traction


traction

noun

  1. the adhesive friction of a body on some surface, as a wheel on a rail or a tire on a road.
  2. the action of drawing a body, vehicle, train, or the like, along a surface, as a road, track, railroad, or waterway.
  3. Medicine/Medical. the deliberate and prolonged pulling of a muscle, organ, or the like, as by weights, to correct dislocation, relieve pressure, etc.
  4. transportation by means of railroads.
  5. the act of drawing or pulling.
  6. the state of being drawn.
  7. attracting power or influence; attraction.

noun

  1. the act of drawing or pulling, esp by motive power
  2. the state of being drawn or pulled
  3. med the application of a steady pull on a part during healing of a fractured or dislocated bone, using a system of weights and pulleys or splints
  4. the adhesive friction between a wheel and a surface, as between a driving wheel of a motor vehicle and the road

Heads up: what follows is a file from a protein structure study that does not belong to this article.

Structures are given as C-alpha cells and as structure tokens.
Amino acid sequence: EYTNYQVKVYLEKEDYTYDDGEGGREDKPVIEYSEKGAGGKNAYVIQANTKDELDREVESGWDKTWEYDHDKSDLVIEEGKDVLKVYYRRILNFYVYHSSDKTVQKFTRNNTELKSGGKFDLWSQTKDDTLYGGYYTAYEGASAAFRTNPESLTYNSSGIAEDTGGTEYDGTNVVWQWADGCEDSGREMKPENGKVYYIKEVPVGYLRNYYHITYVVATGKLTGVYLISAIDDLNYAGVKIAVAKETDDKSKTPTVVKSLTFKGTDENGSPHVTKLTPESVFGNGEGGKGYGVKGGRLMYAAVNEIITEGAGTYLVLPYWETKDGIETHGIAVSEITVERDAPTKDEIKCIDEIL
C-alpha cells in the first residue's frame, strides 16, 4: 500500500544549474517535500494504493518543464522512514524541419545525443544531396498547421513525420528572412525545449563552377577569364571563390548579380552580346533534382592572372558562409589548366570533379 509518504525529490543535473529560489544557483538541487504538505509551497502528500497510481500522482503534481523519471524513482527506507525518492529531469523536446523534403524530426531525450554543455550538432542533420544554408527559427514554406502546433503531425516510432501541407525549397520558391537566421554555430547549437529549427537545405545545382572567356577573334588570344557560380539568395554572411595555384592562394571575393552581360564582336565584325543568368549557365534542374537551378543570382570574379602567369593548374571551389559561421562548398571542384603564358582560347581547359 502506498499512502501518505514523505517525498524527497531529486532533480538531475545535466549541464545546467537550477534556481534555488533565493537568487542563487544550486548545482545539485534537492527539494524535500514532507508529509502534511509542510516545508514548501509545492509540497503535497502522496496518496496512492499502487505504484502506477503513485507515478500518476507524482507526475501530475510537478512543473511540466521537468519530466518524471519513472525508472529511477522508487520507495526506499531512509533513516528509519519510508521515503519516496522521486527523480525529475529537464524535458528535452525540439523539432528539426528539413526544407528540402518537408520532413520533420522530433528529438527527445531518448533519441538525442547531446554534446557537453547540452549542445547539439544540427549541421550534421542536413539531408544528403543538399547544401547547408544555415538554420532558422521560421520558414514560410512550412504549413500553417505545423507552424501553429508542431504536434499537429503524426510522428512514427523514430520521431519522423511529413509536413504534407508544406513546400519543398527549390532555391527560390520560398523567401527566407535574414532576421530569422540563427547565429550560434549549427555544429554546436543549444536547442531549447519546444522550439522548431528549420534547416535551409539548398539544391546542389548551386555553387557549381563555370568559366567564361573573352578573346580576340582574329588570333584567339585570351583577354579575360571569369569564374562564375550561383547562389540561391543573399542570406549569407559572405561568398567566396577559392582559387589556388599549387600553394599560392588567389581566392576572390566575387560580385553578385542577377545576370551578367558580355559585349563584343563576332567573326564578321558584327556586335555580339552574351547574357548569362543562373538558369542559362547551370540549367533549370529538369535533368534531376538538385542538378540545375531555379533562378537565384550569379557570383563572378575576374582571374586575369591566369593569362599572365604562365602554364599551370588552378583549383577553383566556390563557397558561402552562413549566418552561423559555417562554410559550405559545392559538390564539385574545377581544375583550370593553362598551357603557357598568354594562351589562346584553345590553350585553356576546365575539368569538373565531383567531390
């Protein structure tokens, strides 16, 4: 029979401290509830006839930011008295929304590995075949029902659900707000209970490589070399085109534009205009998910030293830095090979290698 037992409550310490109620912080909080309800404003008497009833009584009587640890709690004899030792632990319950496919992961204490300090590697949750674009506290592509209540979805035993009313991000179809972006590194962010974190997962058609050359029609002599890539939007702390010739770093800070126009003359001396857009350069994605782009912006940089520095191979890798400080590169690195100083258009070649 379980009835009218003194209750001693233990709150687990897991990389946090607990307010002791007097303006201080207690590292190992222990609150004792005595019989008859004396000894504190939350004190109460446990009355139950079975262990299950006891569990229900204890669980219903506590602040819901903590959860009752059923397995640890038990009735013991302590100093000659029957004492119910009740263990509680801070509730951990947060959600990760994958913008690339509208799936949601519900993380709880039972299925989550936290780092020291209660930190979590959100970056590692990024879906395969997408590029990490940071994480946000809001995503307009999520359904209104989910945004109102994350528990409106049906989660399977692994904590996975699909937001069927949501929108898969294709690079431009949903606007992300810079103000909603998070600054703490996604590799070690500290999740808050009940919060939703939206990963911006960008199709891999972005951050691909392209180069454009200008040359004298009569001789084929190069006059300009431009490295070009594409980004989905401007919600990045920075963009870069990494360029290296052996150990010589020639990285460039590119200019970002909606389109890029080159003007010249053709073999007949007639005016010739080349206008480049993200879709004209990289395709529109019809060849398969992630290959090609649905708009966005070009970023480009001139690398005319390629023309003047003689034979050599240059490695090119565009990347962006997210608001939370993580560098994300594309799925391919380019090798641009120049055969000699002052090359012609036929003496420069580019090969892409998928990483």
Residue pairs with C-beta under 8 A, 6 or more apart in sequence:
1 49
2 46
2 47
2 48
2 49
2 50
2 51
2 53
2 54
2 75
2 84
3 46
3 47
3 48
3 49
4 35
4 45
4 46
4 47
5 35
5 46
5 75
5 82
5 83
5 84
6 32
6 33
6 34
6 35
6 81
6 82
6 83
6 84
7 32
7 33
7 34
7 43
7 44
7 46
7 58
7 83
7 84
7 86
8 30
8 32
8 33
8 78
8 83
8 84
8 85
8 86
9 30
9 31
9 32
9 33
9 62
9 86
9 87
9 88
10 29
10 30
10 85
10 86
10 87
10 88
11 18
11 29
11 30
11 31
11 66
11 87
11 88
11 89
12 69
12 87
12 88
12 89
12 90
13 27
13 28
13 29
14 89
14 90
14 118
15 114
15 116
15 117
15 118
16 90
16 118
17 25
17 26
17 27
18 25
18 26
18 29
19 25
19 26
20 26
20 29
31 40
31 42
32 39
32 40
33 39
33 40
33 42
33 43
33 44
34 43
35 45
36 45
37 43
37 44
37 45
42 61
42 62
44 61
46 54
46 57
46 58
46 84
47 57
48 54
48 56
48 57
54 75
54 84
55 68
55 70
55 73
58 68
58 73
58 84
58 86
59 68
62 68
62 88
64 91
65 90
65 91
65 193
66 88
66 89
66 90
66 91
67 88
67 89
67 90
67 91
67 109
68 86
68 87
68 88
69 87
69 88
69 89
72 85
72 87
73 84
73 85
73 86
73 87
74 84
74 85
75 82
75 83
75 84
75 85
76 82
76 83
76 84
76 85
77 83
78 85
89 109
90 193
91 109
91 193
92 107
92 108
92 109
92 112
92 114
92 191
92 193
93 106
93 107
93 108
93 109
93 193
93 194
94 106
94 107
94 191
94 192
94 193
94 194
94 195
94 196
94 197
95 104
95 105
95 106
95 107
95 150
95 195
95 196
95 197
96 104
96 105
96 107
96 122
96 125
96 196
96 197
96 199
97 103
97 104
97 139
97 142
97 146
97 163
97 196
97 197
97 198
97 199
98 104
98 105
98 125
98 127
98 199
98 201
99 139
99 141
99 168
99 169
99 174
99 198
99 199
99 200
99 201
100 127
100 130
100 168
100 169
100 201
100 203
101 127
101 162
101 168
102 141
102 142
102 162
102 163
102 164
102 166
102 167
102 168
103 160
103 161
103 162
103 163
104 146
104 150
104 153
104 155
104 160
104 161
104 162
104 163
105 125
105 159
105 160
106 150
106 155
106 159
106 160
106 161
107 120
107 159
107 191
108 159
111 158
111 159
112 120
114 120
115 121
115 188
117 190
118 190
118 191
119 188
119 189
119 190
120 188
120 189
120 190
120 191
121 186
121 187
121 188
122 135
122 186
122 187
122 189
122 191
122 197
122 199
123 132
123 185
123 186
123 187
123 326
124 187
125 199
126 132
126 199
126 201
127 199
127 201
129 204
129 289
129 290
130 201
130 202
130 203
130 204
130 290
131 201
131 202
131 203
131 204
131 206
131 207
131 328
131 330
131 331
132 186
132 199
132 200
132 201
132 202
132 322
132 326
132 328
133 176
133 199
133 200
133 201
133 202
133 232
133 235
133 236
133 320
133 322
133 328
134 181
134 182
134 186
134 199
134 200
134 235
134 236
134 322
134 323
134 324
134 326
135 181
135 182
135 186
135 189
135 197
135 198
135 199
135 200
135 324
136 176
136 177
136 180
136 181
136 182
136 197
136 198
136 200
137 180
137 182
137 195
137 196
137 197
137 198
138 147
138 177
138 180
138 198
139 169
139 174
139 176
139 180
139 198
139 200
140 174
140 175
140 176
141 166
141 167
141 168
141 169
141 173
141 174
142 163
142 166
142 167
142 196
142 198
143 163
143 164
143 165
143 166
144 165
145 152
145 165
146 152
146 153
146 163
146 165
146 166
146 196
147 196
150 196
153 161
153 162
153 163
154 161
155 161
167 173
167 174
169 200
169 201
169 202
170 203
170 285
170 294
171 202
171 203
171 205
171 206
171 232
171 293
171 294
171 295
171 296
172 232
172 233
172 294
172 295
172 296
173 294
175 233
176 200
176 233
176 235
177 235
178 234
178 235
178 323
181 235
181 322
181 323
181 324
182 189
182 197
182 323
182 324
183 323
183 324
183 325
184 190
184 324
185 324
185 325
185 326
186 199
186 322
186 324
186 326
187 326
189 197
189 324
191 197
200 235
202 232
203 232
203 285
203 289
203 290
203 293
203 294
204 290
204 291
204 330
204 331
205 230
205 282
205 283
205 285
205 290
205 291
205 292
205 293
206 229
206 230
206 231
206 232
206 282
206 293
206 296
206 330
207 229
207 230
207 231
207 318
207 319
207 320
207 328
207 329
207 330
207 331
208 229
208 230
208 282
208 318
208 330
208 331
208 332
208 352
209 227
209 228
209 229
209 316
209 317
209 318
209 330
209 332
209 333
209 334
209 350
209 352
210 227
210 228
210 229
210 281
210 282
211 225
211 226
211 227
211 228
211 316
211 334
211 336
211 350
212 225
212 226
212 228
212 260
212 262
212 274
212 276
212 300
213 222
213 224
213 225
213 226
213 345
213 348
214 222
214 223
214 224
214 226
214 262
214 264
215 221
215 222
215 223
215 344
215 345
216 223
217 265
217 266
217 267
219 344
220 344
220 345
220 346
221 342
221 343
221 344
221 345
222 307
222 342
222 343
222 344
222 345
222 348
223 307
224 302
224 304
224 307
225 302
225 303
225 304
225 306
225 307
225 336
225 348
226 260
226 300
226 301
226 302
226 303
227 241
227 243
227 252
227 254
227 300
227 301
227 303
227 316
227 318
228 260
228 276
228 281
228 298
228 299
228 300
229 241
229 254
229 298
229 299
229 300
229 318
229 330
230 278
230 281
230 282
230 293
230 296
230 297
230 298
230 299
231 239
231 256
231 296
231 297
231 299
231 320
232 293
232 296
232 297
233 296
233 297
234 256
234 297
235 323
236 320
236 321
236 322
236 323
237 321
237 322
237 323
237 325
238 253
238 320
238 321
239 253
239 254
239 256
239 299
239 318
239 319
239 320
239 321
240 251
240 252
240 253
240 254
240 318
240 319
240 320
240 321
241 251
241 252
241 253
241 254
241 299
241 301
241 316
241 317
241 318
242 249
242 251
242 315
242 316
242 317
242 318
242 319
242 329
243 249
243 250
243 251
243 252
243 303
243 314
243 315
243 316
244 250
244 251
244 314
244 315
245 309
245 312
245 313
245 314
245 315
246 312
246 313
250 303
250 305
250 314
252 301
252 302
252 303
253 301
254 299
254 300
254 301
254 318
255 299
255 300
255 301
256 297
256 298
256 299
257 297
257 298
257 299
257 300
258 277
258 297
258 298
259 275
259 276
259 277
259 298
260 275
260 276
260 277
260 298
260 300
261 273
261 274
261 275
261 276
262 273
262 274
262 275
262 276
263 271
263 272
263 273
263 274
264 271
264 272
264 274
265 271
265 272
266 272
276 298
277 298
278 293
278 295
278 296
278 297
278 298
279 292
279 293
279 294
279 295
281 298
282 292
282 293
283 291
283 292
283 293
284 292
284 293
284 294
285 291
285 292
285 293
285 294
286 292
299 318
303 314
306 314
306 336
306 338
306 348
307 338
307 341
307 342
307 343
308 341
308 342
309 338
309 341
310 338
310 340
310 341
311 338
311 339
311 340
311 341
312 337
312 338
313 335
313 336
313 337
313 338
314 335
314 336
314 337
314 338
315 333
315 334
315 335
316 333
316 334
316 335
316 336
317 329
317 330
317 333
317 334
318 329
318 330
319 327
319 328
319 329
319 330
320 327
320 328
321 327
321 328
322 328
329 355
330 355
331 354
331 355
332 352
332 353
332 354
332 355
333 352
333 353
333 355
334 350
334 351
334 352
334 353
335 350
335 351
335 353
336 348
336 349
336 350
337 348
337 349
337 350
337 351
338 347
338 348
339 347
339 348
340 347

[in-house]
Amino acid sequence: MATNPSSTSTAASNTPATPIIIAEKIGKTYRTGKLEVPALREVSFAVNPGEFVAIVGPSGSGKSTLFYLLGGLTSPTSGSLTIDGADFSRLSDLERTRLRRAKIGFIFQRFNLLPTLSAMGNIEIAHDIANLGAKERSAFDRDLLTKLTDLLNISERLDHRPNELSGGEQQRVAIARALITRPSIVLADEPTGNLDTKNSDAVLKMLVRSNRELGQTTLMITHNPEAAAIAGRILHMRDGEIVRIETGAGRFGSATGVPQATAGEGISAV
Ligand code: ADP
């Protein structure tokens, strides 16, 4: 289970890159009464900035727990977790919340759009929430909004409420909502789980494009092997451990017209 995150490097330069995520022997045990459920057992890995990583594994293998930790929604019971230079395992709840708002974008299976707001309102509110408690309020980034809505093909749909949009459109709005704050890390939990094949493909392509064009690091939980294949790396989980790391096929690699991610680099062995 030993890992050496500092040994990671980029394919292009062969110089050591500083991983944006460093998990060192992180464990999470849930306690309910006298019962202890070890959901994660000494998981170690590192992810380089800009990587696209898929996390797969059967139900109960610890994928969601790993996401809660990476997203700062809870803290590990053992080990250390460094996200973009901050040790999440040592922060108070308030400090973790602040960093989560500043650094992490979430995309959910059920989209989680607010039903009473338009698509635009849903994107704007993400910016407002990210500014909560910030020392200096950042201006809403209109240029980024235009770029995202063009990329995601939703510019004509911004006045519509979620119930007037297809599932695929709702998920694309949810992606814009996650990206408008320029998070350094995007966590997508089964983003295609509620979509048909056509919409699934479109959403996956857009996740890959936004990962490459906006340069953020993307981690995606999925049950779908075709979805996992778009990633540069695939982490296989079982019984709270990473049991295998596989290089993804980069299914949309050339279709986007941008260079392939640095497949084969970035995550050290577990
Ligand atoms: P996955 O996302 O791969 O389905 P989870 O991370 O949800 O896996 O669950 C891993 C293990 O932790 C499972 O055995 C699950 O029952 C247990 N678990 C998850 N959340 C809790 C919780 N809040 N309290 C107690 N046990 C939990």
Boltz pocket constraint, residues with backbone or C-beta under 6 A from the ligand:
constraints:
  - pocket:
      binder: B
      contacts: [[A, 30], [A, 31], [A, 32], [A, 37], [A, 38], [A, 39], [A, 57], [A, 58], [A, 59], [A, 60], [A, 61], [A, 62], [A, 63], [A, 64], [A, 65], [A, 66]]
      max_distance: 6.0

n.

early 15c., “a drawing or pulling” (originally the pulling of a dislocated limb to reposition it), from Medieval Latin tractionem (nominative tractio) “a drawing” (mid-13c.), noun of action from past participle stem of Latin trahere “to pull, draw” (see tract (n.1)). Sense of “rolling friction of a vehicle” first appears 1825.

n.

  1. The act of drawing or pulling.
  2. A pulling force.
  3. A sustained pull applied mechanically, especially to the arm, leg, or neck, to correct fractured or dislocated bones, to overcome muscle spasms, or to relieve pressure.

  1. Static friction, as of a wheel on a track or a tire on a road. See more at friction.
  2. A sustained pulling force applied mechanically to a part of the body by means of a weighted apparatus in order to correct the position of fractured or dislocated bones, especially of the arm, leg, or neck.

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